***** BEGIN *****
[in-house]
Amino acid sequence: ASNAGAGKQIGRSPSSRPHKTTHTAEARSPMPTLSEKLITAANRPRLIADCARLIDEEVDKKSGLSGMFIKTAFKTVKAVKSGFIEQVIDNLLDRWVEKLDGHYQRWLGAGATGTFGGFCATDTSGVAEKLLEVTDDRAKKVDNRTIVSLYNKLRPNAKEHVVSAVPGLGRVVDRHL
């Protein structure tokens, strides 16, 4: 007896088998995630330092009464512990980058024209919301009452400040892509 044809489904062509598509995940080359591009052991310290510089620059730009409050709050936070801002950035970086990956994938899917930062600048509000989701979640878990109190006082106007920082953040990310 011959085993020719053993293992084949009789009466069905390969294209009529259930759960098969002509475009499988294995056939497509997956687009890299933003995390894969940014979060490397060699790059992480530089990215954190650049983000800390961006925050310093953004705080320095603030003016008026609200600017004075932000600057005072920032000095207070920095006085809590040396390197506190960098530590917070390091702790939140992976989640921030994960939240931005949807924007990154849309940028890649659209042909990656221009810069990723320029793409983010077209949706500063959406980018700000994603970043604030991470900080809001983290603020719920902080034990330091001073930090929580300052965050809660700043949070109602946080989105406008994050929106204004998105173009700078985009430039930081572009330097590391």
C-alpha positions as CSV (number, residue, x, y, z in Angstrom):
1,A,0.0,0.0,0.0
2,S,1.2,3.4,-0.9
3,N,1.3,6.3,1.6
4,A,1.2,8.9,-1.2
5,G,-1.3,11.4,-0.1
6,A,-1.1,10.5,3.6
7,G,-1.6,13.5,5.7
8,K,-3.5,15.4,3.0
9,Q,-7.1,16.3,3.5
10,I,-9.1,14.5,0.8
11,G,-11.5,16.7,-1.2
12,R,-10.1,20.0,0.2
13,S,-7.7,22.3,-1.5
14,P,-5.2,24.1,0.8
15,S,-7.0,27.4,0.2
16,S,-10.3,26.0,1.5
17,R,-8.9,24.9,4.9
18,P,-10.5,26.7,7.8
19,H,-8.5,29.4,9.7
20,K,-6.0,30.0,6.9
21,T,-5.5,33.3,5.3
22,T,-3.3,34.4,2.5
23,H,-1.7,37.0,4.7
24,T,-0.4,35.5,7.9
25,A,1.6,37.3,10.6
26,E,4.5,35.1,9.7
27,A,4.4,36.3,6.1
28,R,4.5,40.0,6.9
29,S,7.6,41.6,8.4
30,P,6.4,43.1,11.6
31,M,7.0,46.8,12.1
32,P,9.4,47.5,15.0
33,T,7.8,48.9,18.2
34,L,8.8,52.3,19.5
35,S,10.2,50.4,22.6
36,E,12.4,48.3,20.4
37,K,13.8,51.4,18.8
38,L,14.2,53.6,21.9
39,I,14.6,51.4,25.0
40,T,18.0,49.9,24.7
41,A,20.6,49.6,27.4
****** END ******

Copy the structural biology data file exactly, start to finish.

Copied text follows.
[in-house]
Amino acid sequence: ASNAGAGKQIGRSPSSRPHKTTHTAEARSPMPTLSEKLITAANRPRLIADCARLIDEEVDKKSGLSGMFIKTAFKTVKAVKSGFIEQVIDNLLDRWVEKLDGHYQRWLGAGATGTFGGFCATDTSGVAEKLLEVTDDRAKKVDNRTIVSLYNKLRPNAKEHVVSAVPGLGRVVDRHL
């Protein structure tokens, strides 16, 4: 007896088998995630330092009464512990980058024209919301009452400040892509 044809489904062509598509995940080359591009052991310290510089620059730009409050709050936070801002950035970086990956994938899917930062600048509000989701979640878990109190006082106007920082953040990310 011959085993020719053993293992084949009789009466069905390969294209009529259930759960098969002509475009499988294995056939497509997956687009890299933003995390894969940014979060490397060699790059992480530089990215954190650049983000800390961006925050310093953004705080320095603030003016008026609200600017004075932000600057005072920032000095207070920095006085809590040396390197506190960098530590917070390091702790939140992976989640921030994960939240931005949807924007990154849309940028890649659209042909990656221009810069990723320029793409983010077209949706500063959406980018700000994603970043604030991470900080809001983290603020719920902080034990330091001073930090929580300052965050809660700043949070109602946080989105406008994050929106204004998105173009700078985009430039930081572009330097590391």
C-alpha positions as CSV (number, residue, x, y, z in Angstrom):
1,A,0.0,0.0,0.0
2,S,1.2,3.4,-0.9
3,N,1.3,6.3,1.6
4,A,1.2,8.9,-1.2
5,G,-1.3,11.4,-0.1
6,A,-1.1,10.5,3.6
7,G,-1.6,13.5,5.7
8,K,-3.5,15.4,3.0
9,Q,-7.1,16.3,3.5
10,I,-9.1,14.5,0.8
11,G,-11.5,16.7,-1.2
12,R,-10.1,20.0,0.2
13,S,-7.7,22.3,-1.5
14,P,-5.2,24.1,0.8
15,S,-7.0,27.4,0.2
16,S,-10.3,26.0,1.5
17,R,-8.9,24.9,4.9
18,P,-10.5,26.7,7.8
19,H,-8.5,29.4,9.7
20,K,-6.0,30.0,6.9
21,T,-5.5,33.3,5.3
22,T,-3.3,34.4,2.5
23,H,-1.7,37.0,4.7
24,T,-0.4,35.5,7.9
25,A,1.6,37.3,10.6
26,E,4.5,35.1,9.7
27,A,4.4,36.3,6.1
28,R,4.5,40.0,6.9
29,S,7.6,41.6,8.4
30,P,6.4,43.1,11.6
31,M,7.0,46.8,12.1
32,P,9.4,47.5,15.0
33,T,7.8,48.9,18.2
34,L,8.8,52.3,19.5
35,S,10.2,50.4,22.6
36,E,12.4,48.3,20.4
37,K,13.8,51.4,18.8
38,L,14.2,53.6,21.9
39,I,14.6,51.4,25.0
40,T,18.0,49.9,24.7
41,A,20.6,49.6,27.4